A tale of two cities is revealed by poking around a new website called Bundle that shows you the spending habits of neighborhoods by zip code. I compared the west East Village (10003 zip) with Brownsville, Brooklyn, which seems like one place gentrification has yet to reach (there's no Starbucks there yet).
Here's how East Villagers spend their money each month:
And here's how Brownsville does it:
As you can see, shopping and eating are high on East Villagers' priorities. Each month, the average East Villager consumes $2,639 worth of food, drink, and products. In Brownsville, most of their money goes to the house and home, health and family. They spend, on average, $326 a month on shopping, eating, and drinking.
On Bundle, you can also click on the bubbles to look deeper and see how the spending breaks down and where it is being spent. Again, here's the East Village, where people spend $421 a month on clothing and shoes, at Barney's, J. Crew, and Zappos. And $702 a month on "general shopping," at Bloomingdale's, Saks, and Bergdorf's. The Astor Place K-Mart, too.
And below are Brownsville's numbers. They spend $64 a month on clothing and shoes, at Gucci, Marshalls, and Payless. Generally, they spend $140 a month shopping at places like BJ's, Target, Costco, and Wal-Mart--the big boxes.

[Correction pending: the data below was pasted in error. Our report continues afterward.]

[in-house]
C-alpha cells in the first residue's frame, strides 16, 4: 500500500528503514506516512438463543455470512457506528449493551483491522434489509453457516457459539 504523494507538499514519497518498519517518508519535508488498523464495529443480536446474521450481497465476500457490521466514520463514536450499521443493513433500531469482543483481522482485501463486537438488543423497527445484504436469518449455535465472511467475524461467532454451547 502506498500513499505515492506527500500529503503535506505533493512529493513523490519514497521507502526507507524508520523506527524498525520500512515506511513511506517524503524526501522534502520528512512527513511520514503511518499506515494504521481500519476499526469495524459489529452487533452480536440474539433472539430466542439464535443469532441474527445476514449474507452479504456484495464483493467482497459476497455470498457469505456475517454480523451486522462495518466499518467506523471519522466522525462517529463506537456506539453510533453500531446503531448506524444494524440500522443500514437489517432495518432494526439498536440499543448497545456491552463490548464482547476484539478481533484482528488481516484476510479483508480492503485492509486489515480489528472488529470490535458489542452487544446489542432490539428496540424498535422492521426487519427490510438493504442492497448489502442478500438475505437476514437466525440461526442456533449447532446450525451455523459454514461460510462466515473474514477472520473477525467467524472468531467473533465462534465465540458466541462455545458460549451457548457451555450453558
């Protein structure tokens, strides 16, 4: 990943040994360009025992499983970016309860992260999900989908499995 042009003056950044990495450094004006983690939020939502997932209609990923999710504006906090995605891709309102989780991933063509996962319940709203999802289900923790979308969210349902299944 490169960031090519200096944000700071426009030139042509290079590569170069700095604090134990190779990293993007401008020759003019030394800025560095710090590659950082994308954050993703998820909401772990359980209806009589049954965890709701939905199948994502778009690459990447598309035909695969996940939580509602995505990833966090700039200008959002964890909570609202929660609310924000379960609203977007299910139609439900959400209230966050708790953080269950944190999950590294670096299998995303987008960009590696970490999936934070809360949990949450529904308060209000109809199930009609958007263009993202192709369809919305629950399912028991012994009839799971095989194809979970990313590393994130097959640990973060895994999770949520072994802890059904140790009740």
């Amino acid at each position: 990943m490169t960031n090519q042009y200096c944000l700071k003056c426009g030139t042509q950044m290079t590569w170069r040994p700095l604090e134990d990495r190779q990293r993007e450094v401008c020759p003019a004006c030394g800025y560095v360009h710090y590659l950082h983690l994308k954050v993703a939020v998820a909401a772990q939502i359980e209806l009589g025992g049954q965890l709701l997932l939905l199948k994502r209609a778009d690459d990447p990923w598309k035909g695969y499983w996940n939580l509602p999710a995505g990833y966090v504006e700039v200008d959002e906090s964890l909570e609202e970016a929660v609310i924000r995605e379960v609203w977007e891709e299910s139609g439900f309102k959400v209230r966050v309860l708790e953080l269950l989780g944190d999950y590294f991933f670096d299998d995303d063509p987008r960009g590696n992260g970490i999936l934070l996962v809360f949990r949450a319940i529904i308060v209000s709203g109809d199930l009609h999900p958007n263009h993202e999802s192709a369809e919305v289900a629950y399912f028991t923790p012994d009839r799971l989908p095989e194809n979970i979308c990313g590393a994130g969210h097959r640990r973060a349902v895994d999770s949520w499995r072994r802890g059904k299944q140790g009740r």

Interestingly, while there is a huge disparity in how much is spent, the percentage is the same--both neighborhoods are spending 12% of their income to shop. And we see a very American problem in that lack of thrift across the socioeconomic spectrum.
How about eating and drinking? In the East Village, people are dropping $842 per month on dining out. At Starbucks! And Danny Meyer's Gramercy Tavern, among others. They spend 14% of their income to do so.
In Brownsville, that number drops to $20 a month dining out. And that $20, just 1% of these Brooklynites' monthly income, goes to Red Lobster, McDonald's, or Applebee's.
More and more, it seems we will have only two options for where we eat and shop: High-end, big-name businesses and chains for the rich and low-end, big-name chains and big-boxes for the poor. The American way of consumption is eating New York City from both ends.